It is horrific, upsetting, distressing; and my compassion and sense of injustice is certainly awakened. But I can't, in all honesty, pretend that justice is my primary motive. This is an empathic rollercoaster. It's a game I can play because I'm lucky enough not to have experienced these things for real. I don't know what torture real torture feels like. Humans cannot remember or imagine physical pain; we remember and imagine the fear and horror associated with it, but we cannot re-live the sensation itself. There's a gulf the imagination cannot cross, but you can't seem to stop yourself standing on the edge and looking down. That sense of emotional vertigo, of encountering a dizzying alien reality, is, in a way, exhilirating.

At no point is this experience sexual for me. In fact, if the report I'm reading contains elements too familiar to my kink, it disrupts the process; I'm filled with distaste and can't engage in the same way. Reading about people being spanked or caned is distracting; the emotional trip is most successful with stories about forms of torture or suffering I don't ever fantasise about. And yet ... there must be some connection. Why do I spend shivering hours immersing myself in factual accounts of Tranquillity Bay or children locked in cellars or Irish State institutions or the Holocaust? Why am I most powerfully drawn into reports of rape and torture and systematic, particularly institutional, abuse? Why not sate my cravings for imagined suffering by reading about, say, earthquake or flood victims?

Sometimes it is entirely, unquestionably sexless. I found myself reading eye-witness accounts of the Hillsborough tragedy recently, and the trip was the same: putting myself through a vivid identification with the victims of an horrific event, feeling disconnected and shaky afterwards, haunting myself with the residual images. There is no way that you can possibly connect anything that happened at Hillsborough to my kink, and in this case my sense of injustice was rather more personal, because it happened so recently, in my own country, and because I was already angry about the police's lack of accountability. But I think I let myself drown in it, sought out more and more material to feed my sickened imagination, for the same reason that I seek out stories about mistreated children; and the emotional consequences were very similar.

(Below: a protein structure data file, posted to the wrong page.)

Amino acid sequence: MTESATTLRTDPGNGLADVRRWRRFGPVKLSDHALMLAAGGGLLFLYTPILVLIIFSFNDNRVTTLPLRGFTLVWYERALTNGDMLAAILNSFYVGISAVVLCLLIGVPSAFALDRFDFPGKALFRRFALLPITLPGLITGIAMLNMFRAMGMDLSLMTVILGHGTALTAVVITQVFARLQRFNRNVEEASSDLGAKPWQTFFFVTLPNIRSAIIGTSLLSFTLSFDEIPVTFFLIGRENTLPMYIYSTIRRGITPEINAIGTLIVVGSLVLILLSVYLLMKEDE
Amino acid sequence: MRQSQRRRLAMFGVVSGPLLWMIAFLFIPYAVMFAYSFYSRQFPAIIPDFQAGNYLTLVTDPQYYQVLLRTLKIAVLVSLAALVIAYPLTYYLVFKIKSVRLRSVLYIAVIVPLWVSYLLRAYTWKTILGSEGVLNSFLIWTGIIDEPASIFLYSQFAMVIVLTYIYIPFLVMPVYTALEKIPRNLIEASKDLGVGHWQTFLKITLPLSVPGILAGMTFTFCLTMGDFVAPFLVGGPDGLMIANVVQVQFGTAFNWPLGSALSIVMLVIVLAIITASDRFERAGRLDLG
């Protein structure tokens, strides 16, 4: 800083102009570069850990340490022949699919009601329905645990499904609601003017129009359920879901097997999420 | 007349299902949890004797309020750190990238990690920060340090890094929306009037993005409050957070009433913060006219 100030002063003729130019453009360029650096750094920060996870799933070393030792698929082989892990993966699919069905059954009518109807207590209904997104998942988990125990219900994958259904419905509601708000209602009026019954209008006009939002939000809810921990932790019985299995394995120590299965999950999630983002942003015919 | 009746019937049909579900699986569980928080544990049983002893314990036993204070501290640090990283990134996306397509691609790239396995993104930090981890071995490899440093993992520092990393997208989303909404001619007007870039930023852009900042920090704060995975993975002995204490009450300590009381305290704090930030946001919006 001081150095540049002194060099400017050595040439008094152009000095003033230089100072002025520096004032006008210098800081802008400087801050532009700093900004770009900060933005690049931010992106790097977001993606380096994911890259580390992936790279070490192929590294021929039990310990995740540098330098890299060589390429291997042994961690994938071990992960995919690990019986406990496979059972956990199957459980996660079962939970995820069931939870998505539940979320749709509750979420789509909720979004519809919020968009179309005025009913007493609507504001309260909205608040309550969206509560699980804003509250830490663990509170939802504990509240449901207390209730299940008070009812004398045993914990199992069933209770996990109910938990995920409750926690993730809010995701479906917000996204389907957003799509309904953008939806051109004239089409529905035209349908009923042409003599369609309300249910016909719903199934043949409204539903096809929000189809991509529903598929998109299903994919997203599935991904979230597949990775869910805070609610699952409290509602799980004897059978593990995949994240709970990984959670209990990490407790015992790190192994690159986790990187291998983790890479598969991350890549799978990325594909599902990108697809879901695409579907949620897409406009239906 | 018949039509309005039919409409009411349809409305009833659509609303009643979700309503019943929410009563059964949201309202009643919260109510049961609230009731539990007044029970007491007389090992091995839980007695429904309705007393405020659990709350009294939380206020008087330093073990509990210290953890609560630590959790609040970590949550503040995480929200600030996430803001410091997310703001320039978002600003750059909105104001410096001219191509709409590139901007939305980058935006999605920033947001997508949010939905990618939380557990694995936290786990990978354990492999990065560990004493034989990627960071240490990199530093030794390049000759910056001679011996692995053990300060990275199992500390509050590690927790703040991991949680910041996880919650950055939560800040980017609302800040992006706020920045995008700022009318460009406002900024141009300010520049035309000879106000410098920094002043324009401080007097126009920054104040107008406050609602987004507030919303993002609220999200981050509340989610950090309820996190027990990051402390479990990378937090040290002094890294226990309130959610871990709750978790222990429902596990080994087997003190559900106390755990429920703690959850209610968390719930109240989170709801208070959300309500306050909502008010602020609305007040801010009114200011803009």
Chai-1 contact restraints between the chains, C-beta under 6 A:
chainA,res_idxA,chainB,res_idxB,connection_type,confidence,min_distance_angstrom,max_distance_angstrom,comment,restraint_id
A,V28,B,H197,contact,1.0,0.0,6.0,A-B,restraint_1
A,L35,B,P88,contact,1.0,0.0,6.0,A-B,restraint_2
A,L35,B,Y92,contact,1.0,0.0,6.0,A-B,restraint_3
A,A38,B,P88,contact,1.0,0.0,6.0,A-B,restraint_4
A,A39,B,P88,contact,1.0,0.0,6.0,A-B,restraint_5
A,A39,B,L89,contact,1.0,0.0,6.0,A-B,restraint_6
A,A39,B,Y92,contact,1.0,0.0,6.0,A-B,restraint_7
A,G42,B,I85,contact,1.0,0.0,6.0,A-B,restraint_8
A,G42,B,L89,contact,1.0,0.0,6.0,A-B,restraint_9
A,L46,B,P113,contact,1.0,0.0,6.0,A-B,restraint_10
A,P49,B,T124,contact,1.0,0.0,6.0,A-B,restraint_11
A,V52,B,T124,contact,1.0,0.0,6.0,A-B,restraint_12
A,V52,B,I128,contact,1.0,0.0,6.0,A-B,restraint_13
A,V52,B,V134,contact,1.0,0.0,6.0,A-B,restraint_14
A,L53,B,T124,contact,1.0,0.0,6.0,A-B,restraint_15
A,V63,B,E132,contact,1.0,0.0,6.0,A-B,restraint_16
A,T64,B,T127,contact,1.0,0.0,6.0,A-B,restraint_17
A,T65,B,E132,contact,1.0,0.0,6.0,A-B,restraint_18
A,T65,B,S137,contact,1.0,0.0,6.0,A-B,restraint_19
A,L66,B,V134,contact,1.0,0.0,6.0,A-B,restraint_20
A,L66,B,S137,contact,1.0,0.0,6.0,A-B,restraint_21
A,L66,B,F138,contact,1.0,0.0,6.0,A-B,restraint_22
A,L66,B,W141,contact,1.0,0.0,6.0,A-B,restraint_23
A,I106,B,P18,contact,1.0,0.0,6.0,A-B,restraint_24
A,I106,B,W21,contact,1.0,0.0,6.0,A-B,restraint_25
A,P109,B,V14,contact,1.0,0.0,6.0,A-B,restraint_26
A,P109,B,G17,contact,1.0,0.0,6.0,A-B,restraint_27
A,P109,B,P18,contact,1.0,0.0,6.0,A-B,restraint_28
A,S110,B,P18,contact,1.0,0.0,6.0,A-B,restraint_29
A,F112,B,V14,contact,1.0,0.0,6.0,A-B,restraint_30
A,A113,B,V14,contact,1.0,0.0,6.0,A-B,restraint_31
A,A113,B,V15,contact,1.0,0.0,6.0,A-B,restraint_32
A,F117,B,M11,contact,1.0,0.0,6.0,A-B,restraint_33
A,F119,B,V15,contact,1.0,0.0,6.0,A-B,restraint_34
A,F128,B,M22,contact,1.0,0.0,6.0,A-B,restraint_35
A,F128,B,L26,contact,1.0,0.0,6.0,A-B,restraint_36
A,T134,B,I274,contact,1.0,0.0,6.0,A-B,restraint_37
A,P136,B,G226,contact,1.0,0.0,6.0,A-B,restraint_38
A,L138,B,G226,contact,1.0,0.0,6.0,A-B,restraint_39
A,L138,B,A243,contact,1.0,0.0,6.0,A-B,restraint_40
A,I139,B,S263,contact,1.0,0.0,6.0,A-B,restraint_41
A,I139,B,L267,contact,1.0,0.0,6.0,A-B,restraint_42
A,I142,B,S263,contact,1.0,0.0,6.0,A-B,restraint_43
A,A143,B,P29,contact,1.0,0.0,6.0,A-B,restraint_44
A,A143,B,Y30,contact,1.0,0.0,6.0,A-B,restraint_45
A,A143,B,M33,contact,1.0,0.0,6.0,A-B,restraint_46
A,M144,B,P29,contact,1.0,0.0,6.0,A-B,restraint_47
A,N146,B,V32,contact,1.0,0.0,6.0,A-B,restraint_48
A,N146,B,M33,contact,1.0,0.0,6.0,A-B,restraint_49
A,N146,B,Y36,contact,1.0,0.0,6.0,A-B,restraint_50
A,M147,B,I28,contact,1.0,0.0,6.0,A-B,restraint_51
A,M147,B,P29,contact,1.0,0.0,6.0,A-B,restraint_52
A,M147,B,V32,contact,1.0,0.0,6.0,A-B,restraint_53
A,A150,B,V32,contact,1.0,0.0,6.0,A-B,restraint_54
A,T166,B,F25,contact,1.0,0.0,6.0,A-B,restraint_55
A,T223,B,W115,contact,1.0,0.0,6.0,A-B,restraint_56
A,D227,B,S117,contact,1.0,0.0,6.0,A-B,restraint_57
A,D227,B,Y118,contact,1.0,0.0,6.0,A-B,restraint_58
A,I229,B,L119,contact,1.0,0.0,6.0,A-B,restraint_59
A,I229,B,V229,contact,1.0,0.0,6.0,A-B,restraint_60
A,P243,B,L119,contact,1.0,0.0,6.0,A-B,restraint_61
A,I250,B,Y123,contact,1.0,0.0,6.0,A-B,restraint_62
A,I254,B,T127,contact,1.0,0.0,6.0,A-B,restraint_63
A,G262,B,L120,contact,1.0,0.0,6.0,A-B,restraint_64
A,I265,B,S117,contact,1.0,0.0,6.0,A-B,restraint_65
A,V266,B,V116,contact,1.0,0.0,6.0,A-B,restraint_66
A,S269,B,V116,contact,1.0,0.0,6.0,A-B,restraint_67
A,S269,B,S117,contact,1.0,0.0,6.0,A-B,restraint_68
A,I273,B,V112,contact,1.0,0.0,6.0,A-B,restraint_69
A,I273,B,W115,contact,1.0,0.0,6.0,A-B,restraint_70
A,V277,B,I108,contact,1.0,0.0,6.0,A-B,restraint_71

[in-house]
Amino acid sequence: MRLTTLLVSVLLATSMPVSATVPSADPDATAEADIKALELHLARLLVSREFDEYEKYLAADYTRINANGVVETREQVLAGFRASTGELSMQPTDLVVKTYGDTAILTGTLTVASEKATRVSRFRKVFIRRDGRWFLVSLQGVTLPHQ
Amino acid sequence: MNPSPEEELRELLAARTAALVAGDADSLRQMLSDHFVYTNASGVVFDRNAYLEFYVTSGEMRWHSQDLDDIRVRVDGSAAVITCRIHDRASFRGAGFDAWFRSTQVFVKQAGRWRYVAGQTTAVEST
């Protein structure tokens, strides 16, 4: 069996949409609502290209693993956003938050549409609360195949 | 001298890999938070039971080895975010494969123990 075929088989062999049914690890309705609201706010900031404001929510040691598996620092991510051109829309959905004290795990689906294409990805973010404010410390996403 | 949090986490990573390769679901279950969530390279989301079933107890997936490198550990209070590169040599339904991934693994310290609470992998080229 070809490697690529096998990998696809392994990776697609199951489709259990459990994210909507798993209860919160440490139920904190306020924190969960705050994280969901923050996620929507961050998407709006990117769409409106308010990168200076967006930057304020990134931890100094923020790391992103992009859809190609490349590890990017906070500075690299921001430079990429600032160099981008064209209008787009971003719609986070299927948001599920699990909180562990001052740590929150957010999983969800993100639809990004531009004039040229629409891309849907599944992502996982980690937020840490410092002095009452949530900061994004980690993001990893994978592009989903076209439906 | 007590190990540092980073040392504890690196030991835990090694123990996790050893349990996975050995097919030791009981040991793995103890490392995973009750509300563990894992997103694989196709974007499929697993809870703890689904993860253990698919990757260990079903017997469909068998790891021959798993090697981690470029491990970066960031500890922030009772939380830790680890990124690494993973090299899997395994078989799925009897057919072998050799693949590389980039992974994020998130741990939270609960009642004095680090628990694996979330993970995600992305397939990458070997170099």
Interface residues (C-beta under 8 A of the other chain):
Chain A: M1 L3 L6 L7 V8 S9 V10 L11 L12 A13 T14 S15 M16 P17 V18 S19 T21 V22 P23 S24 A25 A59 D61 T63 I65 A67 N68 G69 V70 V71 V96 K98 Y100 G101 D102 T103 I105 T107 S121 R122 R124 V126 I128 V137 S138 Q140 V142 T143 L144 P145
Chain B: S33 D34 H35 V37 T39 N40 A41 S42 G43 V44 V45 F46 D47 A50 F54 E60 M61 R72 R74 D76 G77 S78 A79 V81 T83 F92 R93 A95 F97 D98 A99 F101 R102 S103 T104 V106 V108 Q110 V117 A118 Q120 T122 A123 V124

When I was growing up, one of the things that inhibited my acceptance of my kink was that I used to daydream (or lie awake at night) vividly imagining horrific things. One favourite was the death of loved ones especially my parents or brother. I would play out events in my mind, fully inhabit the imagined grief of the experience, let it overwhelm me. There was nothing sexual about it, and yet I put this kind of "fantasy" in the same category as wanting to be spanked or caned. I thought I had some sort of generic unhealthy victim-wish. These days I know enough about my kink to know what it isn't I'm not turned on by the idea of my parents dying, or of children being starved and tortured. But my desire to immerse myself in emotionally extreme experiences, to ride that empathic rollercoaster, is common to both my fascination with this kind of story, and also to my kink.

In a sense, I think it's healthy to confront the idea of suffering rather than shy away from it. But this is more than curiosity or acceptance of an unpleasant reality. I wouldn't call it a fixation, but it's a powerful fascination, and I'm not comfortable with it. It seems so selfish to me, to use the suffering of others in this way. That discomfort is what stopped me reading on in the Ryan report after the first page or so, despite wanting to keep going: I felt too uncomfortable with the intensity, and inappropriateness, of my response.

It bothers me that I can't clearly describe the boundary between the empathic rollercoaster and my masochistic fantasies, any more than I can define the connection between them.